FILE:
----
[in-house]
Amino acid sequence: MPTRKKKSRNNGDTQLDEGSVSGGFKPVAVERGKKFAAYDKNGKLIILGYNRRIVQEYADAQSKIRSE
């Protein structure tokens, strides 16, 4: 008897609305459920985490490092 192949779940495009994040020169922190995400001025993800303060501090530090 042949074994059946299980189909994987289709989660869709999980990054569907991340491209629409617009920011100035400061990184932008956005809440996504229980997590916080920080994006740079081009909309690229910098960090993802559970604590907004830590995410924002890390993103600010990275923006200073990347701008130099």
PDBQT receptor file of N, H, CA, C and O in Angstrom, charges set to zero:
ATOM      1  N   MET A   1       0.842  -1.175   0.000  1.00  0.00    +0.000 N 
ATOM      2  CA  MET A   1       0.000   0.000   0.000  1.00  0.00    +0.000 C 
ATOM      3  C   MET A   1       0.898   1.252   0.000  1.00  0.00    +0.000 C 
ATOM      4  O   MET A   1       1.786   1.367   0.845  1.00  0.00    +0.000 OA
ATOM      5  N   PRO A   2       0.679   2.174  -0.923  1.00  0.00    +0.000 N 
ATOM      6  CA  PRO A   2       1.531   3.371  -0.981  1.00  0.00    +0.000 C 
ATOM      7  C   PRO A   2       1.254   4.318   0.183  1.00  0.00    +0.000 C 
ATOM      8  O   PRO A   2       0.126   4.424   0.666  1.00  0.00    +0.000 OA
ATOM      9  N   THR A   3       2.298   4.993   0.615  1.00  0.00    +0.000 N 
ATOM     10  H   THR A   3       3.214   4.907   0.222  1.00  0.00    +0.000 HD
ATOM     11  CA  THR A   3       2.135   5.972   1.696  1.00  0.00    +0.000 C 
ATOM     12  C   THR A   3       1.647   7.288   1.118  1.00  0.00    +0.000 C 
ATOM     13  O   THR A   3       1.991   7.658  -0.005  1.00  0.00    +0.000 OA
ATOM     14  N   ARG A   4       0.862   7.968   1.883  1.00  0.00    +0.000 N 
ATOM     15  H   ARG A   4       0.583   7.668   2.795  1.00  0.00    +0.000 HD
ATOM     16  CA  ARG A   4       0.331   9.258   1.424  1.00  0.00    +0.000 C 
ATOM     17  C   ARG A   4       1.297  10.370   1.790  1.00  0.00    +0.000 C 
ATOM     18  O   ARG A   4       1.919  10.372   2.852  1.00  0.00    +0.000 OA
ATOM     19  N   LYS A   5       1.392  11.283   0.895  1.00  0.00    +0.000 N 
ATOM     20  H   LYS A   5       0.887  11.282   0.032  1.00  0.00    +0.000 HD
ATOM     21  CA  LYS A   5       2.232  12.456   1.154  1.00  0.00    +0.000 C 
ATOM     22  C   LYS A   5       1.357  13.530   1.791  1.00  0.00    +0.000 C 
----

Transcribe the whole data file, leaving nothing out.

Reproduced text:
[in-house]
Amino acid sequence: MPTRKKKSRNNGDTQLDEGSVSGGFKPVAVERGKKFAAYDKNGKLIILGYNRRIVQEYADAQSKIRSE
């Protein structure tokens, strides 16, 4: 008897609305459920985490490092 192949779940495009994040020169922190995400001025993800303060501090530090 042949074994059946299980189909994987289709989660869709999980990054569907991340491209629409617009920011100035400061990184932008956005809440996504229980997590916080920080994006740079081009909309690229910098960090993802559970604590907004830590995410924002890390993103600010990275923006200073990347701008130099």
PDBQT receptor file of N, H, CA, C and O in Angstrom, charges set to zero:
ATOM      1  N   MET A   1       0.842  -1.175   0.000  1.00  0.00    +0.000 N 
ATOM      2  CA  MET A   1       0.000   0.000   0.000  1.00  0.00    +0.000 C 
ATOM      3  C   MET A   1       0.898   1.252   0.000  1.00  0.00    +0.000 C 
ATOM      4  O   MET A   1       1.786   1.367   0.845  1.00  0.00    +0.000 OA
ATOM      5  N   PRO A   2       0.679   2.174  -0.923  1.00  0.00    +0.000 N 
ATOM      6  CA  PRO A   2       1.531   3.371  -0.981  1.00  0.00    +0.000 C 
ATOM      7  C   PRO A   2       1.254   4.318   0.183  1.00  0.00    +0.000 C 
ATOM      8  O   PRO A   2       0.126   4.424   0.666  1.00  0.00    +0.000 OA
ATOM      9  N   THR A   3       2.298   4.993   0.615  1.00  0.00    +0.000 N 
ATOM     10  H   THR A   3       3.214   4.907   0.222  1.00  0.00    +0.000 HD
ATOM     11  CA  THR A   3       2.135   5.972   1.696  1.00  0.00    +0.000 C 
ATOM     12  C   THR A   3       1.647   7.288   1.118  1.00  0.00    +0.000 C 
ATOM     13  O   THR A   3       1.991   7.658  -0.005  1.00  0.00    +0.000 OA
ATOM     14  N   ARG A   4       0.862   7.968   1.883  1.00  0.00    +0.000 N 
ATOM     15  H   ARG A   4       0.583   7.668   2.795  1.00  0.00    +0.000 HD
ATOM     16  CA  ARG A   4       0.331   9.258   1.424  1.00  0.00    +0.000 C 
ATOM     17  C   ARG A   4       1.297  10.370   1.790  1.00  0.00    +0.000 C 
ATOM     18  O   ARG A   4       1.919  10.372   2.852  1.00  0.00    +0.000 OA
ATOM     19  N   LYS A   5       1.392  11.283   0.895  1.00  0.00    +0.000 N 
ATOM     20  H   LYS A   5       0.887  11.282   0.032  1.00  0.00    +0.000 HD
ATOM     21  CA  LYS A   5       2.232  12.456   1.154  1.00  0.00    +0.000 C 
ATOM     22  C   LYS A   5       1.357  13.530   1.791  1.00  0.00    +0.000 C 